The “overdose epidemic” that so many Americans are talking about isn’t really a single epidemic. It’s actually several of them, something we began exploring when we graphed the yearly counts of overdose deaths for the last 40 years.
It turns out that, when totaled, these sub-epidemics trace a nearly perfect exponential growth curve. For four decades, overdose deaths have been growing, doubling about every eight years.
To learn what was fueling that growth, we looked at the growth curves for specific drugs, including prescription medications, heroin, fentanyl, cocaine, methamphetamine, and methadone. As we and colleagues describe in an article in Thursday’s issue of Science, none of these independently explain the smooth exponential growth. When we looked at the age groups most affected, there were no clear patterns. Lastly, when we mapped the deaths over space and time, hot spots were scattered across the United States. (You can see animations of these analyses here and here.)
These findings represent a paradox: In the aggregate, overdose deaths have been growing at a remarkably smooth and predictable rate, but the underlying patterns of overdose deaths from specific drugs are heterogeneous and unpredictable. It’s almost as if there is an Adam Smith-like hidden hand at play. Individual drugs come and go, demographic risk groups vary, policies are implemented and enforced, while the overall overdose death curve grows inexorably.
We think that deep forces are holding the multiple sub-epidemics together into a smooth exponential trajectory. Some of these may be economic and technological “push” factors, such as increasingly efficient processes for making drugs, improved communications aiding faster and more targeted delivery of drugs, higher drug purity, and lower prices. At the same time, there are probably strong “pull” factors at work, especially widening economic disparities, loss of a sense of purpose, and dissolution of communities.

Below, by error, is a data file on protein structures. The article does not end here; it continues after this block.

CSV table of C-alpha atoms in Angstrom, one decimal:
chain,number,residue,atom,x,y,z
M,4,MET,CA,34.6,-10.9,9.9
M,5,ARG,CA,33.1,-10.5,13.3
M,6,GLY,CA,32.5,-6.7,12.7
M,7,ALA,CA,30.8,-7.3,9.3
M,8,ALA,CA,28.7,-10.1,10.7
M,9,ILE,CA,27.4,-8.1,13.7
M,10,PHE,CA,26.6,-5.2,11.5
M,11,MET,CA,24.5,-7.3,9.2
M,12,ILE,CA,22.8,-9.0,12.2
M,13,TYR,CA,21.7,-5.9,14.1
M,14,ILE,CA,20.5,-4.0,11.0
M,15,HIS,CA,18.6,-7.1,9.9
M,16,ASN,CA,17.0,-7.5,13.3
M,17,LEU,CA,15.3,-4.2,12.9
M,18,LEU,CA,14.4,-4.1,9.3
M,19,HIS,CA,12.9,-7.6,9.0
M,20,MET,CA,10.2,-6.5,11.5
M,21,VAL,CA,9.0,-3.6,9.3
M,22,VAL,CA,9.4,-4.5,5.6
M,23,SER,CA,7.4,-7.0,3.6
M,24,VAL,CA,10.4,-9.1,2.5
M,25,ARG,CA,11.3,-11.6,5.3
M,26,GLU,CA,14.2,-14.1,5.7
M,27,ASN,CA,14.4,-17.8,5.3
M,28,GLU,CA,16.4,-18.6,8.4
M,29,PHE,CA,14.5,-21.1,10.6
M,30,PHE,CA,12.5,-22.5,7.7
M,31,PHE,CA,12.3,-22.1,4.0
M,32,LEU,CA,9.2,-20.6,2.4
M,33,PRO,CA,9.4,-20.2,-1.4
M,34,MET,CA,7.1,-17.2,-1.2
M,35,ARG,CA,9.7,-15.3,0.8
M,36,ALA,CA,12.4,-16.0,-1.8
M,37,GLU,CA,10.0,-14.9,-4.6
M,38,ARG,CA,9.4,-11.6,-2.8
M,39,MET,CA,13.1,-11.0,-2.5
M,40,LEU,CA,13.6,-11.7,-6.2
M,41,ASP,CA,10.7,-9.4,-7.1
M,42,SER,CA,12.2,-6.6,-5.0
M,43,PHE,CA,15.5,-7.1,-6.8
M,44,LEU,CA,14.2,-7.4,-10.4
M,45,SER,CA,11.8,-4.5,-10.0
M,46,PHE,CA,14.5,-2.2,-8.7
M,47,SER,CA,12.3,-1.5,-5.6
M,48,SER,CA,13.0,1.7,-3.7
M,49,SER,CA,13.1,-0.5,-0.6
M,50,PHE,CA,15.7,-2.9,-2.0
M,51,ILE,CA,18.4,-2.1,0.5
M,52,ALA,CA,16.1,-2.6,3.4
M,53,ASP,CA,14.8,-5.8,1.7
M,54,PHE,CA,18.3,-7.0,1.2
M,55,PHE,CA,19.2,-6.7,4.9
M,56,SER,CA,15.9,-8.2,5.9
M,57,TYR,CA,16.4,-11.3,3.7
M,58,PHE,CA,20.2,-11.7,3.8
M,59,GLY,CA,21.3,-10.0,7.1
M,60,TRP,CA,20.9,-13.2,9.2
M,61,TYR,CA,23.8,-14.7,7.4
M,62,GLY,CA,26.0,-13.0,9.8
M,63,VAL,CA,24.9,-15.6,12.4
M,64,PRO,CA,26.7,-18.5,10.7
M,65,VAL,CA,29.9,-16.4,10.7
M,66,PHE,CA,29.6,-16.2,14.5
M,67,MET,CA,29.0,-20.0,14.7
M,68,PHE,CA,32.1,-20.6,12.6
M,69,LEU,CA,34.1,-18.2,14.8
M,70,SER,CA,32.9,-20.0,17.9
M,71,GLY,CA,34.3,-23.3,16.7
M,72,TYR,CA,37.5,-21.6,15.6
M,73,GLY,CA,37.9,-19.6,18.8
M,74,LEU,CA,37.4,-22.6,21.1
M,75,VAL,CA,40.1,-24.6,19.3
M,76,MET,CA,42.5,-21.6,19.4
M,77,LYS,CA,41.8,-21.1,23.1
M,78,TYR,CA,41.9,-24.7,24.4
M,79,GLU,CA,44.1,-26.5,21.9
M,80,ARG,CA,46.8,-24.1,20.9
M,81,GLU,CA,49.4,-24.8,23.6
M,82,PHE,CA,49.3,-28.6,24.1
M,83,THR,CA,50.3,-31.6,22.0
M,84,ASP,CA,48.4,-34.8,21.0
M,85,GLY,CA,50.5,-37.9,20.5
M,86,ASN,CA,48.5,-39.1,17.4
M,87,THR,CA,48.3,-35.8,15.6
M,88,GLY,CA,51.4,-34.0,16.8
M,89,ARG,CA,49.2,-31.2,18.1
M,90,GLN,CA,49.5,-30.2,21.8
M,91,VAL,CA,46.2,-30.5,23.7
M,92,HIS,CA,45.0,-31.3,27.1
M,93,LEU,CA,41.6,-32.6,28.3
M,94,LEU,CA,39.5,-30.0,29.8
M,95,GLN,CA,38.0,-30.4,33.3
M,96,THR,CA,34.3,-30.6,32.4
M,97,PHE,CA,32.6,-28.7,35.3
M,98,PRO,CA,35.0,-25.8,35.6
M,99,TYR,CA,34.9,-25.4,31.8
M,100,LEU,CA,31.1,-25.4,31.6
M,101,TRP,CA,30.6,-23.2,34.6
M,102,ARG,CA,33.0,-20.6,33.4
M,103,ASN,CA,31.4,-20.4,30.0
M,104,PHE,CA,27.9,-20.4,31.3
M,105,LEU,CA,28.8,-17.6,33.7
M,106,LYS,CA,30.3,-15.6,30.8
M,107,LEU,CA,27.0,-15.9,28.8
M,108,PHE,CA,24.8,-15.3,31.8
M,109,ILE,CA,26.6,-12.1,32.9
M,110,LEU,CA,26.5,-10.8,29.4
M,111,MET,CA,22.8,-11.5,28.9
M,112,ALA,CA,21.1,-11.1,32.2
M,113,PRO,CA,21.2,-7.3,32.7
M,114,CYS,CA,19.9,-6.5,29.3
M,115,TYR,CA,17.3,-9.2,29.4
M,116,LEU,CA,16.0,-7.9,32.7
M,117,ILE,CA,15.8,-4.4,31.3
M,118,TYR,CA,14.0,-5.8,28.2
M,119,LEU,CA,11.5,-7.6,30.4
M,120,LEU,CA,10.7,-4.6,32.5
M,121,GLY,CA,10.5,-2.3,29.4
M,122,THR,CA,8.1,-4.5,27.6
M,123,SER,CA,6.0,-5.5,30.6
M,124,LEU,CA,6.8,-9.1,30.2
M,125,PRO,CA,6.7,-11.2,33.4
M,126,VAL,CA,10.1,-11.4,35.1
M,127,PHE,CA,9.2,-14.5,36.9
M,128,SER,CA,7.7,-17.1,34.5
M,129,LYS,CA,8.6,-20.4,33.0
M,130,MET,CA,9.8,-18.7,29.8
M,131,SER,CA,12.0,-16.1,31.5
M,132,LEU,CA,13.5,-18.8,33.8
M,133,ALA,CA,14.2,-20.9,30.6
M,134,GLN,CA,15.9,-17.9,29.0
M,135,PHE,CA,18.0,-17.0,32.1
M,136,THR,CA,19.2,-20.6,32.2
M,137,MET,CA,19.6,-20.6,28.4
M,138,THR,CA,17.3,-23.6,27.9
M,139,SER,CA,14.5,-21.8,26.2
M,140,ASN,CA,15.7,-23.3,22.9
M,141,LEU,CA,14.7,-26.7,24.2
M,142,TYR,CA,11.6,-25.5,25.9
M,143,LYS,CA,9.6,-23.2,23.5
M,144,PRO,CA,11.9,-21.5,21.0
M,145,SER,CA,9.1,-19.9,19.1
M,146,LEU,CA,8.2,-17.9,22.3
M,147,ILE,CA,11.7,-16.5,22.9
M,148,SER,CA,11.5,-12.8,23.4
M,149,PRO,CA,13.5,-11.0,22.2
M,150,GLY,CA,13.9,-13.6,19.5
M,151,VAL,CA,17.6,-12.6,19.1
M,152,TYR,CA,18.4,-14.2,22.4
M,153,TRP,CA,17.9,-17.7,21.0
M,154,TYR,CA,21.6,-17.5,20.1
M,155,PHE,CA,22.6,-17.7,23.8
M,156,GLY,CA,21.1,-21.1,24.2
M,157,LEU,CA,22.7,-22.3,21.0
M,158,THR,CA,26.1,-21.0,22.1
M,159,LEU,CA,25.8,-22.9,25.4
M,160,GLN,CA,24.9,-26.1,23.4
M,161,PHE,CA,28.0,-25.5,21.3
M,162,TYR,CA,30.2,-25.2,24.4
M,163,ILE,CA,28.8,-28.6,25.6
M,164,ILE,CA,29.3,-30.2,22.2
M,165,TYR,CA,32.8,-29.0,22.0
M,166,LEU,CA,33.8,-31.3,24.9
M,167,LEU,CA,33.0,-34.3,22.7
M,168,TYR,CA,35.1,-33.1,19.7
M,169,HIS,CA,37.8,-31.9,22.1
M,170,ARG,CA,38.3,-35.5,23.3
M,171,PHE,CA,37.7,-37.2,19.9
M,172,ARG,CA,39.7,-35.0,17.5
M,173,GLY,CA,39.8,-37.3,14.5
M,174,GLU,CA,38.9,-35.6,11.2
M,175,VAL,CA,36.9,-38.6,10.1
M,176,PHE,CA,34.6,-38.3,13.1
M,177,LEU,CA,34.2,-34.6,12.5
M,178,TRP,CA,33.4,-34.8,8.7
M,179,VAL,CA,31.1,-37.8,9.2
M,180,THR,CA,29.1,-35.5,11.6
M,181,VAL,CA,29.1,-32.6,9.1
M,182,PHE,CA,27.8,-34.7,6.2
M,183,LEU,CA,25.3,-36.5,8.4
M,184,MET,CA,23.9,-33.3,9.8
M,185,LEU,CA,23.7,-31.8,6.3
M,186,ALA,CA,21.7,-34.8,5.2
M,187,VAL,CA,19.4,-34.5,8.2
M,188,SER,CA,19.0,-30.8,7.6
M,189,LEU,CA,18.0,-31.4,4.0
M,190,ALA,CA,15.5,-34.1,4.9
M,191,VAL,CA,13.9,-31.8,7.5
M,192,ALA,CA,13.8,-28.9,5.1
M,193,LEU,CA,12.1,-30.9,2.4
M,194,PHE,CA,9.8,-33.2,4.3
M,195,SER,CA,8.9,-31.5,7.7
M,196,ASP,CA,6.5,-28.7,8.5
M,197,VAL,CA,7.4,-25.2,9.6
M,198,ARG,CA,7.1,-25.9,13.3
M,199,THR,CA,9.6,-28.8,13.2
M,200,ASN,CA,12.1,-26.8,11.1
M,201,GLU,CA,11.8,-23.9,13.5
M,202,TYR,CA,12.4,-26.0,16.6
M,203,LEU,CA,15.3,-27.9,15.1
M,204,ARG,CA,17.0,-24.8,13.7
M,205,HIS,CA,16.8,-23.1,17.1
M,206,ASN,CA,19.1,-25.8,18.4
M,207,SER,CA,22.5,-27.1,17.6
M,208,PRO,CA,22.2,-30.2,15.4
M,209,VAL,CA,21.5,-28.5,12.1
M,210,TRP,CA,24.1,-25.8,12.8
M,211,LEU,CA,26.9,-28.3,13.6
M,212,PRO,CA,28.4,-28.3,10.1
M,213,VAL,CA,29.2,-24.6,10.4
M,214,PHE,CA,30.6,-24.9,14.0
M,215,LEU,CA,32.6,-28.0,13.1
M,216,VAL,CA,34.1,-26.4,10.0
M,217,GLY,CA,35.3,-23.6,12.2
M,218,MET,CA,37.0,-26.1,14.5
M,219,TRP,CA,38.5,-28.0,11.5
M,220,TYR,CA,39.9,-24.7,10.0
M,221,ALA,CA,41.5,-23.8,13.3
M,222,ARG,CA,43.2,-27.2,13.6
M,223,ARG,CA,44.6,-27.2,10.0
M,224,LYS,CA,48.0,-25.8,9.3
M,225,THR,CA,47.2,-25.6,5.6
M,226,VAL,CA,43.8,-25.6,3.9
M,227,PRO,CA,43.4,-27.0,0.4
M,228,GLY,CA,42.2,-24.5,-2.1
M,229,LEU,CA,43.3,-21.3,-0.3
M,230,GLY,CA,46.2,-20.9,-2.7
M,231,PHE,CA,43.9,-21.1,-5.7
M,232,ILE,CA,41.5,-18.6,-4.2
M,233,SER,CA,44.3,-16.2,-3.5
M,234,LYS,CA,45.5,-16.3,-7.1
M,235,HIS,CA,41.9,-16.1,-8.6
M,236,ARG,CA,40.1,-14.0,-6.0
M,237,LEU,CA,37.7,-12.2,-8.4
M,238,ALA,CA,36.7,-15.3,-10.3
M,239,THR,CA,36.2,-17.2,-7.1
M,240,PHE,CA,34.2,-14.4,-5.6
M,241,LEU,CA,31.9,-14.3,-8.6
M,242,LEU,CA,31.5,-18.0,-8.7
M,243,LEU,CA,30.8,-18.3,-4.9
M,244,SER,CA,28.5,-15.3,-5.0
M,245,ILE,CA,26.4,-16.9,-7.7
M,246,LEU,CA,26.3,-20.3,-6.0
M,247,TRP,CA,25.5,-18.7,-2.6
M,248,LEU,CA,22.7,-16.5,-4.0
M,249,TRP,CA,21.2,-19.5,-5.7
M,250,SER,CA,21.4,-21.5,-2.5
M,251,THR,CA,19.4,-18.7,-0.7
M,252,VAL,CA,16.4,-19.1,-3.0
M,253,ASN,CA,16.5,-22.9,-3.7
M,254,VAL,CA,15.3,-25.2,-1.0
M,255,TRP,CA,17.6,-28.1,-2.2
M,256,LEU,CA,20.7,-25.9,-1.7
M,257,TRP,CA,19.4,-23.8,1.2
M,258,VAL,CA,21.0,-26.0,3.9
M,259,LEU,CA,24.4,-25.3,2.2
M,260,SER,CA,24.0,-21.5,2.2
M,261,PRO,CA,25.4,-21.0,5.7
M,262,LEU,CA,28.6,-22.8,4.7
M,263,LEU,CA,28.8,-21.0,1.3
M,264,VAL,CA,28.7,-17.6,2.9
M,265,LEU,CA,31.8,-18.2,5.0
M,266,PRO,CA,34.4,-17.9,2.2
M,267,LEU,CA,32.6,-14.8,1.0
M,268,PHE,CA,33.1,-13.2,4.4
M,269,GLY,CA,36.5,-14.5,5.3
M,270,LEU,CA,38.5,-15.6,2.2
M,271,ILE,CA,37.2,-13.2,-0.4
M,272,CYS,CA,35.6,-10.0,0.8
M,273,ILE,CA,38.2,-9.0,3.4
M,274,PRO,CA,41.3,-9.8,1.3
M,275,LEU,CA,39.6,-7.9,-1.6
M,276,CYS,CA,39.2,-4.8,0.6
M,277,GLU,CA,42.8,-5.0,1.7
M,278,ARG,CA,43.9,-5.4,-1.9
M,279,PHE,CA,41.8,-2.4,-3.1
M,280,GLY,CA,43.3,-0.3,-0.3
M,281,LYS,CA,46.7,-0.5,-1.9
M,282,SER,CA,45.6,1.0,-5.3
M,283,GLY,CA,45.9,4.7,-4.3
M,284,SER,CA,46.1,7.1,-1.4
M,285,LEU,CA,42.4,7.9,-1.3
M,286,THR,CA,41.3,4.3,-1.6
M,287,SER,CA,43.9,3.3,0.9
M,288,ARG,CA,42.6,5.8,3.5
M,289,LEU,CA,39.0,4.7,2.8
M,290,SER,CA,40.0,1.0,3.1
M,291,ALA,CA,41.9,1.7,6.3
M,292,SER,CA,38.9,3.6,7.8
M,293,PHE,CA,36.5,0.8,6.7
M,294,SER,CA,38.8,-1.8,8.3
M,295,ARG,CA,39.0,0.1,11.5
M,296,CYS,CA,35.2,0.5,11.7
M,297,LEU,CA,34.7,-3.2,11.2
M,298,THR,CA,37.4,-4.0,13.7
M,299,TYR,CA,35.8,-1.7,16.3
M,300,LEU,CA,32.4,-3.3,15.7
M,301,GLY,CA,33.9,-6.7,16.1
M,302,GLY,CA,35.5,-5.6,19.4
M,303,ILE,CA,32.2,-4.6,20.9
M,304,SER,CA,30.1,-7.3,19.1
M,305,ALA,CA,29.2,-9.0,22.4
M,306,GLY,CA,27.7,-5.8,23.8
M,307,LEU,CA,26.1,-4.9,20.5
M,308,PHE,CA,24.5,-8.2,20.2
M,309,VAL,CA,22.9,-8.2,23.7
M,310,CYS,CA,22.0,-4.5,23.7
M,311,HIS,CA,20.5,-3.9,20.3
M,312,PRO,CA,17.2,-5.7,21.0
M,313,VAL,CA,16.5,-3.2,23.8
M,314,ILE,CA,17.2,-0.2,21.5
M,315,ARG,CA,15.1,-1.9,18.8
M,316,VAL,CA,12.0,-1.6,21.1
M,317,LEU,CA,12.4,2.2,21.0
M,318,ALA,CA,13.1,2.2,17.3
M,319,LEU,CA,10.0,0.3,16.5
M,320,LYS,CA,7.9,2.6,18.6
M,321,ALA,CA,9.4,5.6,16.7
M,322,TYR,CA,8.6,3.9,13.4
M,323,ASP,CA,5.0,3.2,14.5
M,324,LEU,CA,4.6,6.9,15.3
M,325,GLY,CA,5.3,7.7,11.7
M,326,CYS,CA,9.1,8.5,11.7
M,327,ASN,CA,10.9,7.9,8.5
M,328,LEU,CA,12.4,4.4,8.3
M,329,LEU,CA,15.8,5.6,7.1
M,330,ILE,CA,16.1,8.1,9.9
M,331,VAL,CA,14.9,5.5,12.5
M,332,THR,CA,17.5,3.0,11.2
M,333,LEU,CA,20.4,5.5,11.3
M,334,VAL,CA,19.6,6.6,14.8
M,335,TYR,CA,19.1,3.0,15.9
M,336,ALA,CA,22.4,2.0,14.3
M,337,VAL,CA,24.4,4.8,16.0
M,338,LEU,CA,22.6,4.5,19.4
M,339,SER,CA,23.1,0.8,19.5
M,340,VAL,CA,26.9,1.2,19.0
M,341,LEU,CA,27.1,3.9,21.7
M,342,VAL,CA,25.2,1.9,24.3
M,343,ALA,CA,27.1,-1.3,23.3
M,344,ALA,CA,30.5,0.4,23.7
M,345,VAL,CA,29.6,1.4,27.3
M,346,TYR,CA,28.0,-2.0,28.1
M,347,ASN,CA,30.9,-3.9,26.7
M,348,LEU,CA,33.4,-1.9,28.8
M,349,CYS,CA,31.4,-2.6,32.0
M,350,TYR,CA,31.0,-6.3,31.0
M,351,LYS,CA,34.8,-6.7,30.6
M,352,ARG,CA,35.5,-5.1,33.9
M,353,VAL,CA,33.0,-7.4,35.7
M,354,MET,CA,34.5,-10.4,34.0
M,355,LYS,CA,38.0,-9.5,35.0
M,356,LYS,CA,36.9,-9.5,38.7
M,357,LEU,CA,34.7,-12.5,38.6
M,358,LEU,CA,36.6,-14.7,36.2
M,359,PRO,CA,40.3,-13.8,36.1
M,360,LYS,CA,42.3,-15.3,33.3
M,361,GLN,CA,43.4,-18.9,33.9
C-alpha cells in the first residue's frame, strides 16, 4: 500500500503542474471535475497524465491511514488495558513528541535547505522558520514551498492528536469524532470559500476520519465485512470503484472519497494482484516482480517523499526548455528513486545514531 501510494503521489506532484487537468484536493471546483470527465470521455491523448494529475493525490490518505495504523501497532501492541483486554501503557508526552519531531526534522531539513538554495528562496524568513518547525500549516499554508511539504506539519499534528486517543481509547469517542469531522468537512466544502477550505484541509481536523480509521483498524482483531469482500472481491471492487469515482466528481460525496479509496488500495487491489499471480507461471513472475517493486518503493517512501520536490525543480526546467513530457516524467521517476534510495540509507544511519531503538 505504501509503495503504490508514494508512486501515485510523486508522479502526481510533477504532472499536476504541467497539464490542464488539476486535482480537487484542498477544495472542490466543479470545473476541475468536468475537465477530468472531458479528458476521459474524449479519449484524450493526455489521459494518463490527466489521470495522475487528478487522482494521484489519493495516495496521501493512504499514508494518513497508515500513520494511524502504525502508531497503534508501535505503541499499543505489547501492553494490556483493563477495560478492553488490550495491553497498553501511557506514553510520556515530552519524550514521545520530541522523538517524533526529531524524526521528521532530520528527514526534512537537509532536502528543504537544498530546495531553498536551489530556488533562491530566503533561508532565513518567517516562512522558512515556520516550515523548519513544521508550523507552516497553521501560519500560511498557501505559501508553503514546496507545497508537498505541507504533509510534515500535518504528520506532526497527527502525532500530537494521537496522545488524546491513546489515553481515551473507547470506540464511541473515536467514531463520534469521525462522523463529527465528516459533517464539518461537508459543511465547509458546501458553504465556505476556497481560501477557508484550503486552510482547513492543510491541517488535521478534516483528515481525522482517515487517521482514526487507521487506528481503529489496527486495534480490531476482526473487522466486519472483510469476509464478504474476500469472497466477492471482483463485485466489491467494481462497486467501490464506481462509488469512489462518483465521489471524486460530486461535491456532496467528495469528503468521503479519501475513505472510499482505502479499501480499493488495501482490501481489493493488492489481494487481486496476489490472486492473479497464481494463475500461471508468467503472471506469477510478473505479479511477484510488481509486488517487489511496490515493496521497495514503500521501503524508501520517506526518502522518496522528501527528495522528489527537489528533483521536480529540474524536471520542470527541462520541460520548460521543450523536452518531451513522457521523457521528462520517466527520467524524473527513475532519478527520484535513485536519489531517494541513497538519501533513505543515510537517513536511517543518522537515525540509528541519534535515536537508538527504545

How can these factors work together to produce a predictably growing curve? It may be that the overdose curve has some parallels (figuratively and literally) to Moore’s Law, which explains the smooth exponential growth of computing power. The drivers of Moore’s Law are thought to be a combination of techno-push and socio-pull, just as we hypothesize for the overdose epidemic.
New policies to reign in opioid overprescribing and make drug treatment programs more widely available and accessible are urgently needed to deal with the immediate crisis. But if the current epidemic of opioid overdoses is a manifestation of long-term ongoing processes, then policies aimed mainly at opioid control and treatment may not be enough to permanently bend the overdose death curve downward in the future.
Without also focusing on social determinants of economic disparity, reinstating a sense of purpose, and rebuilding communities, history indicates that the growth curve for overdose deaths will look increasingly grim.
Hawre Jalal, M.D., is an assistant professor of health policy in the Department of Health Policy and Management and a researcher in the Public Health Dynamic Laboratory, both at the University of Pittsburgh. Donald S. Burke, M.D., is dean of the University of Pittsburgh’s Graduate School of Public Health, associate vice chancellor for global health, and professor of global health and health science and policy.
It is slow American genocide. The failure of the system to even question what was going on here, and the media to cover it appropriately led to even more deaths. He in the U.S these grim statistics were manipulated to justify even more draconian cruelty, apathy, and above all else, fear based marketing.
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